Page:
There is, arguably, an important dilemma: to make Visegrad countries partners in a pan-European dialogue, while allowing them their sense of distinctiveness. There are ways to solve this dilemma, but you couldn’t decide on a worse way of doing this than what the current leadership has done. I am especially worried about the Polish government’s historical policy, and their using hard measures to impose one official version of remembering the past on the populace. This is an incredibly dangerous project, which will lead to a further fracturing of society. This is also a way to promote nonstop conflict within civil society, which has its own visions of the past.
If you are going to say, well, there should be one central vision and this one is the proper one, those actors in the civil society are not going to give up. The political and social life is very much based on action and reaction. The more you push, the more they will push back unless you suppress them. By definition, it is the end of democracy. You need a more skillful way of constructing those policies and strategies, and the goal should be a consensus of some kind, a set of compromises. The principal virtue of democracy is almost by definition a compromise. In a society of any complexity, you have to figure out the way of finding some kind of mutually satisfying solution of various ideas and interests.
What is the value of producing one proper vision? A modern state, a modern complex society, is and should be producing a unifying self-image. But it has to come from various sources, and it has to be polyphonic. I see that the current government has an idea of sending out a monolithic message of what Poland is. And it is not working very well for Poland’s reputation abroad.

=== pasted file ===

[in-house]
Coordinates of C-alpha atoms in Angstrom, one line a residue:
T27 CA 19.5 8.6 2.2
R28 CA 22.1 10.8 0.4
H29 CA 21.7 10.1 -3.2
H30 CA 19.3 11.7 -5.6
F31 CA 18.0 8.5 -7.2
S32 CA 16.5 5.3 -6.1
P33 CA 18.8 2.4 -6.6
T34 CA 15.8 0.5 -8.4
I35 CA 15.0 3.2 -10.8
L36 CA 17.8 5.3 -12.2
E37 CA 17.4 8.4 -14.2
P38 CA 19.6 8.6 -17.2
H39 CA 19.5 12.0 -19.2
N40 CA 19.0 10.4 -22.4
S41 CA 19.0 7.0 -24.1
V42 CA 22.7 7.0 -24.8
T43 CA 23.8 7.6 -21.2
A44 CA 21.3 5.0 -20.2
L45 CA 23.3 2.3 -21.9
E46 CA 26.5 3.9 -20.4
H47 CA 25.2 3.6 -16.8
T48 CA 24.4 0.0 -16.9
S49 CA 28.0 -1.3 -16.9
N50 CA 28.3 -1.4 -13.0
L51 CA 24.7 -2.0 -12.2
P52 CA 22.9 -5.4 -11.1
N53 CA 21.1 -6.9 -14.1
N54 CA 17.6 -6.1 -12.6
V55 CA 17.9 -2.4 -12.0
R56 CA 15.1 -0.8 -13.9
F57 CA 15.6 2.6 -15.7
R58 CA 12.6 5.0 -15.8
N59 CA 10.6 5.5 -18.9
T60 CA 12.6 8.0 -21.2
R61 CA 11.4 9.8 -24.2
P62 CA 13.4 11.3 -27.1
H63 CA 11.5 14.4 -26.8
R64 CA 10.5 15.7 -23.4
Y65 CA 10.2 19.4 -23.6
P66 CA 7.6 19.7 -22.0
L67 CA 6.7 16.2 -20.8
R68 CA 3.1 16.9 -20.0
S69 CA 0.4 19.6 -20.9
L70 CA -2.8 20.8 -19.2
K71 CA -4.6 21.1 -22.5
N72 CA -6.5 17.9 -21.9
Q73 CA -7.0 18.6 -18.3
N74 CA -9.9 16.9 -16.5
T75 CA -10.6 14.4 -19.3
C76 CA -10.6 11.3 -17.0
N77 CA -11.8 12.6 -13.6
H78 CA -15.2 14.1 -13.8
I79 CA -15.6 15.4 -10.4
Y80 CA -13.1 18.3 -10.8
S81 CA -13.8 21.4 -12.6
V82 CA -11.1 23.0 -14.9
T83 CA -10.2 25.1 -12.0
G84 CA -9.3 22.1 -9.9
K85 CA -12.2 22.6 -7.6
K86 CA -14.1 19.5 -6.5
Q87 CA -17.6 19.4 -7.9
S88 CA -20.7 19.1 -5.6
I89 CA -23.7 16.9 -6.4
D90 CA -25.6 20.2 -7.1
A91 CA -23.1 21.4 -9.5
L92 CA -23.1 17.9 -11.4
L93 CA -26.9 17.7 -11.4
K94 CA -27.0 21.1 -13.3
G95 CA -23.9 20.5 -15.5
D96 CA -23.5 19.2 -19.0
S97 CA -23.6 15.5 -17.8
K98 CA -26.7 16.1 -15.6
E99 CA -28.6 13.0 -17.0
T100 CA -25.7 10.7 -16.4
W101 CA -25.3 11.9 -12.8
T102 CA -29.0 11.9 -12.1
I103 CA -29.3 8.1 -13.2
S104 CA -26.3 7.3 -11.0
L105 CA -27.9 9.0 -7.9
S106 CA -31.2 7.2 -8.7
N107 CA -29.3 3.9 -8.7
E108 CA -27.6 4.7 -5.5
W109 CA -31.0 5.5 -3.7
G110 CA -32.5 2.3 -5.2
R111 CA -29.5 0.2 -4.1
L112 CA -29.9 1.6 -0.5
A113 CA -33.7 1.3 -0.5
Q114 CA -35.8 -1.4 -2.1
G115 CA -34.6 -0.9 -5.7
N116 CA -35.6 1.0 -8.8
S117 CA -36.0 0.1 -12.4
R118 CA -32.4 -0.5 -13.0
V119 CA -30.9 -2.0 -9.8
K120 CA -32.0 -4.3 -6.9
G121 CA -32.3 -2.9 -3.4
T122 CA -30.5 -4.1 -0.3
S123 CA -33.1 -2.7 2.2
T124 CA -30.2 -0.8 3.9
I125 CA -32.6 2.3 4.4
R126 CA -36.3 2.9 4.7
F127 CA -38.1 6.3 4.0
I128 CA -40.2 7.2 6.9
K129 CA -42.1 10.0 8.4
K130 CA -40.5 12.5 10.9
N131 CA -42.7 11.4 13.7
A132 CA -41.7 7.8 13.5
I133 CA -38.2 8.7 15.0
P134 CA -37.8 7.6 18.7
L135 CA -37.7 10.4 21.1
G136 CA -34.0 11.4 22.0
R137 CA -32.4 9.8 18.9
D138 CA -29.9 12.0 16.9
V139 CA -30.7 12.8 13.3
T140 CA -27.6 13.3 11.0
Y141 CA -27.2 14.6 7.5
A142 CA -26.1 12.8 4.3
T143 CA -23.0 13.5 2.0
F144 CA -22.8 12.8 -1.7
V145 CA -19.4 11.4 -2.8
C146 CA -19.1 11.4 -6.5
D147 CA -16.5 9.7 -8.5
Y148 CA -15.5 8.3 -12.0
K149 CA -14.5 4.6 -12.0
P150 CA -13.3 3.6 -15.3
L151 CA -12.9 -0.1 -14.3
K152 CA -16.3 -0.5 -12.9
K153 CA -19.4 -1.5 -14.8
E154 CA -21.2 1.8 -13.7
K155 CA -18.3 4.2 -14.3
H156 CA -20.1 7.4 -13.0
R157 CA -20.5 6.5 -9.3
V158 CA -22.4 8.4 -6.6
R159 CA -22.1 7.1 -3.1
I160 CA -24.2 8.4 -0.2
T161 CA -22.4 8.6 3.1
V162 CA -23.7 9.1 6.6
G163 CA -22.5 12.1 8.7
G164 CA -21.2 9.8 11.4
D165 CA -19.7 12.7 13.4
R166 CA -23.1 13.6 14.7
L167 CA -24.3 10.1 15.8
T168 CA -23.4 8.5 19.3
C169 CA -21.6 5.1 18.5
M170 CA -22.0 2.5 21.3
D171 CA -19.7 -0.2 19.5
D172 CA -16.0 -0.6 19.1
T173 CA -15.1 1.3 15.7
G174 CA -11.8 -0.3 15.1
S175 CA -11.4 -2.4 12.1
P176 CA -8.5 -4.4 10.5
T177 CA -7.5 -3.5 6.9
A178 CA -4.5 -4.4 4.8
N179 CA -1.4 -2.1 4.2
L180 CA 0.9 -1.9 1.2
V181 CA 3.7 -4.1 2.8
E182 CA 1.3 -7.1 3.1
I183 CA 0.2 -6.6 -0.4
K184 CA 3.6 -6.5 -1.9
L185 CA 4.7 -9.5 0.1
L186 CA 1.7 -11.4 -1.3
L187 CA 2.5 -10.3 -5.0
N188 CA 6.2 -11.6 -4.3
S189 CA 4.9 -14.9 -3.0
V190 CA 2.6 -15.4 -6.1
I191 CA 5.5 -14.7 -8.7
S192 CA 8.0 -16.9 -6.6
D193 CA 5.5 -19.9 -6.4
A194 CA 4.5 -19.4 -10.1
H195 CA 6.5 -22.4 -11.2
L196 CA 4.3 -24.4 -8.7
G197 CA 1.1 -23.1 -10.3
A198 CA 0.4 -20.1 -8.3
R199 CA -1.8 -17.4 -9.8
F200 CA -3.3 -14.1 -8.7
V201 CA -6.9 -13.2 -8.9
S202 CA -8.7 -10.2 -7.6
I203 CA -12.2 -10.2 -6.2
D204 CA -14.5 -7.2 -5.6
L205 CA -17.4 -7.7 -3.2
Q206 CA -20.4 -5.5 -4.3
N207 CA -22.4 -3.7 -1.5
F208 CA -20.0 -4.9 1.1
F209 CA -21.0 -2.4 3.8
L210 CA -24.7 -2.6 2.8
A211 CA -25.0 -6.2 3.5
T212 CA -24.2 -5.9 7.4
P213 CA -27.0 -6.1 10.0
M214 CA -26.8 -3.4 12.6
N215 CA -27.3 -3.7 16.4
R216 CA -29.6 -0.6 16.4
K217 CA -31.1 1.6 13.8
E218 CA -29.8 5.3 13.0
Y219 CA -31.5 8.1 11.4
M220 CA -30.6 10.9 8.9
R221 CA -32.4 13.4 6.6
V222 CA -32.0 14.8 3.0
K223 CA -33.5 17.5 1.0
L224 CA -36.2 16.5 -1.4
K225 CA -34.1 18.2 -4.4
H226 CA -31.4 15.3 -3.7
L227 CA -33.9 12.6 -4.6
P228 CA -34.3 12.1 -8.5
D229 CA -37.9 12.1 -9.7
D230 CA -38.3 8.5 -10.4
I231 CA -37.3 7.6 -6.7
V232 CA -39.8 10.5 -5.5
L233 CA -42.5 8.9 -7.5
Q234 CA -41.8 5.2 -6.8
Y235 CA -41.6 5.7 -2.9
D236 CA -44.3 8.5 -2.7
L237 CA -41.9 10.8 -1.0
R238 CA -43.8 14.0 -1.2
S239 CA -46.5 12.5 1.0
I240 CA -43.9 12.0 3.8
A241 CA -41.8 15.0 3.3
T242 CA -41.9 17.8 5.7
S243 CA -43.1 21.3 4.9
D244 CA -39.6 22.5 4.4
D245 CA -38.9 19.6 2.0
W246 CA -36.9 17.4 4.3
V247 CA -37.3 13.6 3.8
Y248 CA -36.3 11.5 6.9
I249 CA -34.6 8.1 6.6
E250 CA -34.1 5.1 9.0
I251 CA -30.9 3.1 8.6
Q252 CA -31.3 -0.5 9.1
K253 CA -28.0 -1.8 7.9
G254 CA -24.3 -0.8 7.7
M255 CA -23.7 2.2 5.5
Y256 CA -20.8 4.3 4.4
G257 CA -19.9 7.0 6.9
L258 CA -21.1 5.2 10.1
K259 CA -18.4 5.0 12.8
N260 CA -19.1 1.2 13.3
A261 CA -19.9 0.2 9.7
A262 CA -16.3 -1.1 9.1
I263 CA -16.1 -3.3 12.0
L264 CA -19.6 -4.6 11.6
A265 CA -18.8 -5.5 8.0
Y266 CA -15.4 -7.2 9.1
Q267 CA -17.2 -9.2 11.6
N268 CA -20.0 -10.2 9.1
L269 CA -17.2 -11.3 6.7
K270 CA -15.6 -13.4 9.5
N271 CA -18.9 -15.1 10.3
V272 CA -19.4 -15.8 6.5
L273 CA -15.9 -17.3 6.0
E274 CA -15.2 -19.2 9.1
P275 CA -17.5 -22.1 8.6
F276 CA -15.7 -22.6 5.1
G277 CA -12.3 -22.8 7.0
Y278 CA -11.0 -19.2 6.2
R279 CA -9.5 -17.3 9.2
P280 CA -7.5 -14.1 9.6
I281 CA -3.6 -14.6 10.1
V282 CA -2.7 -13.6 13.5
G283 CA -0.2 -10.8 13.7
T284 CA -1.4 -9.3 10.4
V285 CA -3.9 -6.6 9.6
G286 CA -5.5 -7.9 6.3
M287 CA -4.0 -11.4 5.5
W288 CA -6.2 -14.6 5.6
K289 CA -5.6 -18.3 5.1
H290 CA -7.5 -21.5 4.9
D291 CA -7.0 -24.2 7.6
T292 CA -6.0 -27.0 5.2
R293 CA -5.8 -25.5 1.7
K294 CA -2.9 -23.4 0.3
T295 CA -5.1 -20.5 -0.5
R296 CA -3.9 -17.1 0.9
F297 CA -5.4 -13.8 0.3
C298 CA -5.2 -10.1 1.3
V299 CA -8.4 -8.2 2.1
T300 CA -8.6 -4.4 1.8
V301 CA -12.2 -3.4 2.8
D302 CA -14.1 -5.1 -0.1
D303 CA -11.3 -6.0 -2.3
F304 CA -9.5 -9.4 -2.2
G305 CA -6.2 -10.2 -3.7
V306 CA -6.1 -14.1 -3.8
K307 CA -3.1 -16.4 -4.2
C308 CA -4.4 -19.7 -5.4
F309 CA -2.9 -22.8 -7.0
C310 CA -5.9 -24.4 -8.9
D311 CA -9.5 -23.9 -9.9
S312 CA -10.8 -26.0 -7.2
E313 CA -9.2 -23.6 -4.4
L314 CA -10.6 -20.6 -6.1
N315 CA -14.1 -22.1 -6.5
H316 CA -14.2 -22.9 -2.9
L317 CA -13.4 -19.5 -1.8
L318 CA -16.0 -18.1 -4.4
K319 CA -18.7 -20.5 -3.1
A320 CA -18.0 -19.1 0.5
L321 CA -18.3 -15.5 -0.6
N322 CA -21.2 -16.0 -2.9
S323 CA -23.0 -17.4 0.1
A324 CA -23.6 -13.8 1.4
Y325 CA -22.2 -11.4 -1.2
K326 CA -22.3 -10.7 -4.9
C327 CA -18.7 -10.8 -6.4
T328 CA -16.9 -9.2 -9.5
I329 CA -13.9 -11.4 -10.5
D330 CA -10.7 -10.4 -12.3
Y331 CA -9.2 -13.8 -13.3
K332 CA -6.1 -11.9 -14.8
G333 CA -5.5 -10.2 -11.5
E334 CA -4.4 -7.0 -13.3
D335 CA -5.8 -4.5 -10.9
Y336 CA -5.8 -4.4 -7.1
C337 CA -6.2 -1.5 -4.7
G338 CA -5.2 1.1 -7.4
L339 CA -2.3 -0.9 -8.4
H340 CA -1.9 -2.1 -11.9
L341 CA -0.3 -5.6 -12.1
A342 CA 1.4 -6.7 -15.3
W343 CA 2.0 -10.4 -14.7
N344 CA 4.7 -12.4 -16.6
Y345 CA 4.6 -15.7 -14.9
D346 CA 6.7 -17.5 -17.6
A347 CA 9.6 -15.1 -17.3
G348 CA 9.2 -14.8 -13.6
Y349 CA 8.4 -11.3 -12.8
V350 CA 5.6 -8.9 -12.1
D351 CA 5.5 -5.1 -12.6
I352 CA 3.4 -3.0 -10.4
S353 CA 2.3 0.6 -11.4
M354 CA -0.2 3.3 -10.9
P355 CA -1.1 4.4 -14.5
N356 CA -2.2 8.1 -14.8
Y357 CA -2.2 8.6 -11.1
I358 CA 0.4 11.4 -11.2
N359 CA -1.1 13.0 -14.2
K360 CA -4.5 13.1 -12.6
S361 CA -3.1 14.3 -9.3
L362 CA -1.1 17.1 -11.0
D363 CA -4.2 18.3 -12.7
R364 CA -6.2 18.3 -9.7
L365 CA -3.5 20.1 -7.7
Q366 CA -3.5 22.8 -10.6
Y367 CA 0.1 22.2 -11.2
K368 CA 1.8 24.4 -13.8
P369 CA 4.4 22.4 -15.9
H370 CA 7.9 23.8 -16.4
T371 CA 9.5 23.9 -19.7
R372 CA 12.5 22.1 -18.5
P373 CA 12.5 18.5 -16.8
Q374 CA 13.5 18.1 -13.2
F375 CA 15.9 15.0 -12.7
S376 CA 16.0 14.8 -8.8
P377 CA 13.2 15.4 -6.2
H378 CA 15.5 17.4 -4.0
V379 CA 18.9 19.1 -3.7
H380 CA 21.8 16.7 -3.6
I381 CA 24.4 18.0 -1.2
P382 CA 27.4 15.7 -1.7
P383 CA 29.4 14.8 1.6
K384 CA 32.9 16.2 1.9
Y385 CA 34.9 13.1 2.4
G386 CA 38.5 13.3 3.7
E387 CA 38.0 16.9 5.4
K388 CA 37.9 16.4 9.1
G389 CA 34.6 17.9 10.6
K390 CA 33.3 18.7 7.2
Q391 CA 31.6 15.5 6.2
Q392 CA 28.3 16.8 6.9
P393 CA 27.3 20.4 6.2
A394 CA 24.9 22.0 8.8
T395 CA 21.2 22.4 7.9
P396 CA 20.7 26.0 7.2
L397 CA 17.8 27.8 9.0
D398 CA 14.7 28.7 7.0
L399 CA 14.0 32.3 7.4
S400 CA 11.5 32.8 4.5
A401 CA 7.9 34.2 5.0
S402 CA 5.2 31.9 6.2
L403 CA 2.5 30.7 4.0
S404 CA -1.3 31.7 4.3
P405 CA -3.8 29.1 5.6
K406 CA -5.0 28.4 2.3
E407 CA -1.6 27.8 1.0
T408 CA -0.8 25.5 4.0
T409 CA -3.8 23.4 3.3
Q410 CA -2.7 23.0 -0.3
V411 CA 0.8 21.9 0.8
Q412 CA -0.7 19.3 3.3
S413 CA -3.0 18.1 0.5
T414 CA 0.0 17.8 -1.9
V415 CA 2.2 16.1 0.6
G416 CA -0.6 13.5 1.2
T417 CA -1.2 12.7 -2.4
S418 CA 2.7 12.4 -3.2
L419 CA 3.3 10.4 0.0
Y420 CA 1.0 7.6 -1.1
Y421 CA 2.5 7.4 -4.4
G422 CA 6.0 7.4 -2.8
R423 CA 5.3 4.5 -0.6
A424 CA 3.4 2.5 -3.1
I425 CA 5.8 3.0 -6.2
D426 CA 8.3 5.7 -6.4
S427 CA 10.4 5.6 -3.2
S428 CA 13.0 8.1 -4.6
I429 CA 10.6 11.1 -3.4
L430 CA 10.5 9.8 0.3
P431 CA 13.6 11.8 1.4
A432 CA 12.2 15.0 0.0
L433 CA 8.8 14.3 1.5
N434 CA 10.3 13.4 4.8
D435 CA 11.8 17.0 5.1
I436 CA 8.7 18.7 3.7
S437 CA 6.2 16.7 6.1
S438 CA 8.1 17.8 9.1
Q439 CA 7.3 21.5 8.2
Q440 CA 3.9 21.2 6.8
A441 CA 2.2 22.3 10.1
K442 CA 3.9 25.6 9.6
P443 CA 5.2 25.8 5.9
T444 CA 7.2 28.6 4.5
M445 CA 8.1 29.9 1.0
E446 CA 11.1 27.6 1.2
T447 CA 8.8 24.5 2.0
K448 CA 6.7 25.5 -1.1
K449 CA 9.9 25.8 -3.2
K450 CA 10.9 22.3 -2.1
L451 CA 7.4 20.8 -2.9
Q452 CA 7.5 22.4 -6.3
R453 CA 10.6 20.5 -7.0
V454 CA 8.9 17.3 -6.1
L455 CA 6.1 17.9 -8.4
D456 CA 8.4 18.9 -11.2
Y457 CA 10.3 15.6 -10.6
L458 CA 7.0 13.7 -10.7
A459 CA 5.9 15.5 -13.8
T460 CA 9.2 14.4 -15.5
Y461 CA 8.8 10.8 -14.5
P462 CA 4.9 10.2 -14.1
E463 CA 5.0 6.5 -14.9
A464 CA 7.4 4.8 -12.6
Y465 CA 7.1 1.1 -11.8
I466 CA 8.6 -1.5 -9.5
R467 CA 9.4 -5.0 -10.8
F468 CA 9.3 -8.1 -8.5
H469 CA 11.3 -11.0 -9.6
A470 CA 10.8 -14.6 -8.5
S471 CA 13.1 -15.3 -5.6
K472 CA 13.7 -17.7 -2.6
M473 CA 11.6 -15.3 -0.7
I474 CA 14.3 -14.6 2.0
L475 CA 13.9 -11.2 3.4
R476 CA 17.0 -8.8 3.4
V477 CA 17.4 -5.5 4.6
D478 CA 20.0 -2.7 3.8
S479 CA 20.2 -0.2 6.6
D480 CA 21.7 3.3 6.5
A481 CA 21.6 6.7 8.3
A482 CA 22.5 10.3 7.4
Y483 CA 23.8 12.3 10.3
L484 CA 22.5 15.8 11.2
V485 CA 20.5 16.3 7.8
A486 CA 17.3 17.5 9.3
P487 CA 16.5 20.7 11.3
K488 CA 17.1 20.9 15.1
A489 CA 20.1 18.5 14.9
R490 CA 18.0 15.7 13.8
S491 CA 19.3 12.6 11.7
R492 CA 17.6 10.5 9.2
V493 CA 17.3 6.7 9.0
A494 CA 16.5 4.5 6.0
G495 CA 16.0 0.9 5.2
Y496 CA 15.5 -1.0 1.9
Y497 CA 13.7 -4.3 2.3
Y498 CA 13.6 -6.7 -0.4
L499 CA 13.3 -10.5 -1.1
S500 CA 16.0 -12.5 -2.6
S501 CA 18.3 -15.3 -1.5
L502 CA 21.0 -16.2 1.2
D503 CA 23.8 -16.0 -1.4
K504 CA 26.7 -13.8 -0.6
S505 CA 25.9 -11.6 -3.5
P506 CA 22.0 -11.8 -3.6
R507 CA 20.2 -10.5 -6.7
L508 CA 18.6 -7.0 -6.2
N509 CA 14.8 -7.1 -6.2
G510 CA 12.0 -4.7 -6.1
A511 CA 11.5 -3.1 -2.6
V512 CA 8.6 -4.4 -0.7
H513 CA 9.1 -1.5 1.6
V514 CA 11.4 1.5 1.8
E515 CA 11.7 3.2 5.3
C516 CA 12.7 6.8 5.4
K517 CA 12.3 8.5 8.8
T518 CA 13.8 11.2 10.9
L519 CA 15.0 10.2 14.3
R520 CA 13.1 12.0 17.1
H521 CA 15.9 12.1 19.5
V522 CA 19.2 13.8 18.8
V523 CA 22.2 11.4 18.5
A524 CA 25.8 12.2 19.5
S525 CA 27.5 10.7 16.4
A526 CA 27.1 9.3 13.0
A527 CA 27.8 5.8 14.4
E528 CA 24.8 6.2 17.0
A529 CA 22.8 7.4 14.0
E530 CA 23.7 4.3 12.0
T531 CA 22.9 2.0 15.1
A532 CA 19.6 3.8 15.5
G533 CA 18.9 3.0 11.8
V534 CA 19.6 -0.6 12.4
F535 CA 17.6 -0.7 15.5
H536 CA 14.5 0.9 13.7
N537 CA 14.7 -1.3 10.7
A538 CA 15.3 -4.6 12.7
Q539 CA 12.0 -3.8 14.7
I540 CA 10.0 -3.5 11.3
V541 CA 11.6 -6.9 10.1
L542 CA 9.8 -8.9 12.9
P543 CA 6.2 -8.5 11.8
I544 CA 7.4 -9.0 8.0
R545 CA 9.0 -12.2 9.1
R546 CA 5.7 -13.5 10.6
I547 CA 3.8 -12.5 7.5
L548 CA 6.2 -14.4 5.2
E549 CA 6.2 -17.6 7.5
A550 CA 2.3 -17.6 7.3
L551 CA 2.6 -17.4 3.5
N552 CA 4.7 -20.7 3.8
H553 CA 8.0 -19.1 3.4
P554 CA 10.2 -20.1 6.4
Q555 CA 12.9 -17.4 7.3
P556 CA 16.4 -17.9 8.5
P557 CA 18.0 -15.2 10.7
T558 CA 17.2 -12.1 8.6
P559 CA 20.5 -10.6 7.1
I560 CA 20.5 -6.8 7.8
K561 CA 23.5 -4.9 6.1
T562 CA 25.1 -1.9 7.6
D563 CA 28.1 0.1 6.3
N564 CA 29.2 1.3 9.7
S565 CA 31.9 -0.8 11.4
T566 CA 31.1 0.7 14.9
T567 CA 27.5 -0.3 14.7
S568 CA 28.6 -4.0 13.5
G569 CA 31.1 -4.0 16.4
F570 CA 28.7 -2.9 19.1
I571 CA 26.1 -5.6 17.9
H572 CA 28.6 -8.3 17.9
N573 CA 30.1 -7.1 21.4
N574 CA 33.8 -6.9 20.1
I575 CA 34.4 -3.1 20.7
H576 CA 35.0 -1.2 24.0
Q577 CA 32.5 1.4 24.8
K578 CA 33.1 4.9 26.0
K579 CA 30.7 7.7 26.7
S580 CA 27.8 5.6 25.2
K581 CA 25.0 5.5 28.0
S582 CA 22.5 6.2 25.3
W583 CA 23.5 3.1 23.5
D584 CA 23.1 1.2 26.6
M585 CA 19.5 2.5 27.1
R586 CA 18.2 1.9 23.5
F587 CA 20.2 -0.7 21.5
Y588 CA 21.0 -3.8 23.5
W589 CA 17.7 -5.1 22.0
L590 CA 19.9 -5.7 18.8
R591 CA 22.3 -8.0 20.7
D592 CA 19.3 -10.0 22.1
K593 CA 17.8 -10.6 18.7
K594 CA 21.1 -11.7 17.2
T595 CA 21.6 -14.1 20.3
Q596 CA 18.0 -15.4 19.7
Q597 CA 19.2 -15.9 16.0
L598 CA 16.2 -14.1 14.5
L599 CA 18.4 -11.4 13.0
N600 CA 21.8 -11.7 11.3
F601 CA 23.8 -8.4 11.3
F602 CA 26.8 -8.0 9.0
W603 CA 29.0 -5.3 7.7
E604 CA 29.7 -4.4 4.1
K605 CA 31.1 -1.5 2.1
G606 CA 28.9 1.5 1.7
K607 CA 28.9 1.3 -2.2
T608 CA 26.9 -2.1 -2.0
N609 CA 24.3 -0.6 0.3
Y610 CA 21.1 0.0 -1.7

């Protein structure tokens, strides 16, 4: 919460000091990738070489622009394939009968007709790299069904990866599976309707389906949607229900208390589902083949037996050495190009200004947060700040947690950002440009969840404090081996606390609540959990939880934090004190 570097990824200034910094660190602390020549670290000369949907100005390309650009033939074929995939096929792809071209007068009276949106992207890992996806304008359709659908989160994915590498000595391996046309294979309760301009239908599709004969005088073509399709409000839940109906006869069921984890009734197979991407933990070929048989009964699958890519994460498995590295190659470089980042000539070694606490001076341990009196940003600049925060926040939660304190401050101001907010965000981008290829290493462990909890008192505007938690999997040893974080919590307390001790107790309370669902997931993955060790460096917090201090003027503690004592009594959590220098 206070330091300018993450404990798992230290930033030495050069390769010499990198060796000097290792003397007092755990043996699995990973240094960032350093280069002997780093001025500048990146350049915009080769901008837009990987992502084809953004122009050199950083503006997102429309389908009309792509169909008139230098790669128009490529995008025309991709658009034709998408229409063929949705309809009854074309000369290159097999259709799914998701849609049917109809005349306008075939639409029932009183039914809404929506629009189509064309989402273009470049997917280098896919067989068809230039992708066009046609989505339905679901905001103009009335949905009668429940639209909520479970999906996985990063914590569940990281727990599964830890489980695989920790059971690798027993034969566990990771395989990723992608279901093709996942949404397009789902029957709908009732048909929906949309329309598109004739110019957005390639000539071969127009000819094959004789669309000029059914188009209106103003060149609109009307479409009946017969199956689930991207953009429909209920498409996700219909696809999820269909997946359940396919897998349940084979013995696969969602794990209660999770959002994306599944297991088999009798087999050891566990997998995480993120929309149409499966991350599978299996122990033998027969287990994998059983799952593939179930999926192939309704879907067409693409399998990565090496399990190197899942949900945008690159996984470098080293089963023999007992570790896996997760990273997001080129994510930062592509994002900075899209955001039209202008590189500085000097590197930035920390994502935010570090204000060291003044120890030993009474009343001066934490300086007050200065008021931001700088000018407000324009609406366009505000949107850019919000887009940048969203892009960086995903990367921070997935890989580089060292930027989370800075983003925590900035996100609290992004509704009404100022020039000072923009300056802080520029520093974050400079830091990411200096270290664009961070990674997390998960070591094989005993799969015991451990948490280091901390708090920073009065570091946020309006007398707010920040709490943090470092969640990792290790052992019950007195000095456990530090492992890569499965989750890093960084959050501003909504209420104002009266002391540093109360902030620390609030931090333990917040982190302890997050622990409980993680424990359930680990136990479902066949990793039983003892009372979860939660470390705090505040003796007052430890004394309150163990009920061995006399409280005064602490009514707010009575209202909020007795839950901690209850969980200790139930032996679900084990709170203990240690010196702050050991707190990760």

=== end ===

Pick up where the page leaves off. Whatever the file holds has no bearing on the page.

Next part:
What is the potential for civil society to produce a counter image, its own narrative?
Civil society in Central Europe, particularly in Poland, is not weak. It is just that the strategies and methods and cultures of associating here are partially different than in the West. We don’t have the same intensity of formal organizations, but there are other ways in which people actually work together. Even if we assume that the civil society is not very strong in Poland, it doesn’t mean that the society is weak. Weak society means an anomic situation of excessive individualism where everything begins to fall apart. Let’s make it clear: the strength of cultural ties, informal and formal, that bind people together varies from place to place. It is wrong to assume that those kinds of ties are weak here. It can be that people are more concentrated in networks of friends and families, but I think that there is enough research that shows that people do assemble to work on various problems and projects. It is maybe stronger on those informal ties than in the West, and it is increasingly divided, but is not a weak civil society, and it definitely can speak for itself.
Jan Kubik works on the interplay between power and culture, protest politics and social movements, and post-communist transformations. Most recently has been the Director of the Univerity College London School of Slavonic and East European Studies.
The interview was first published in Visegrad Insight 1 (10) 2017.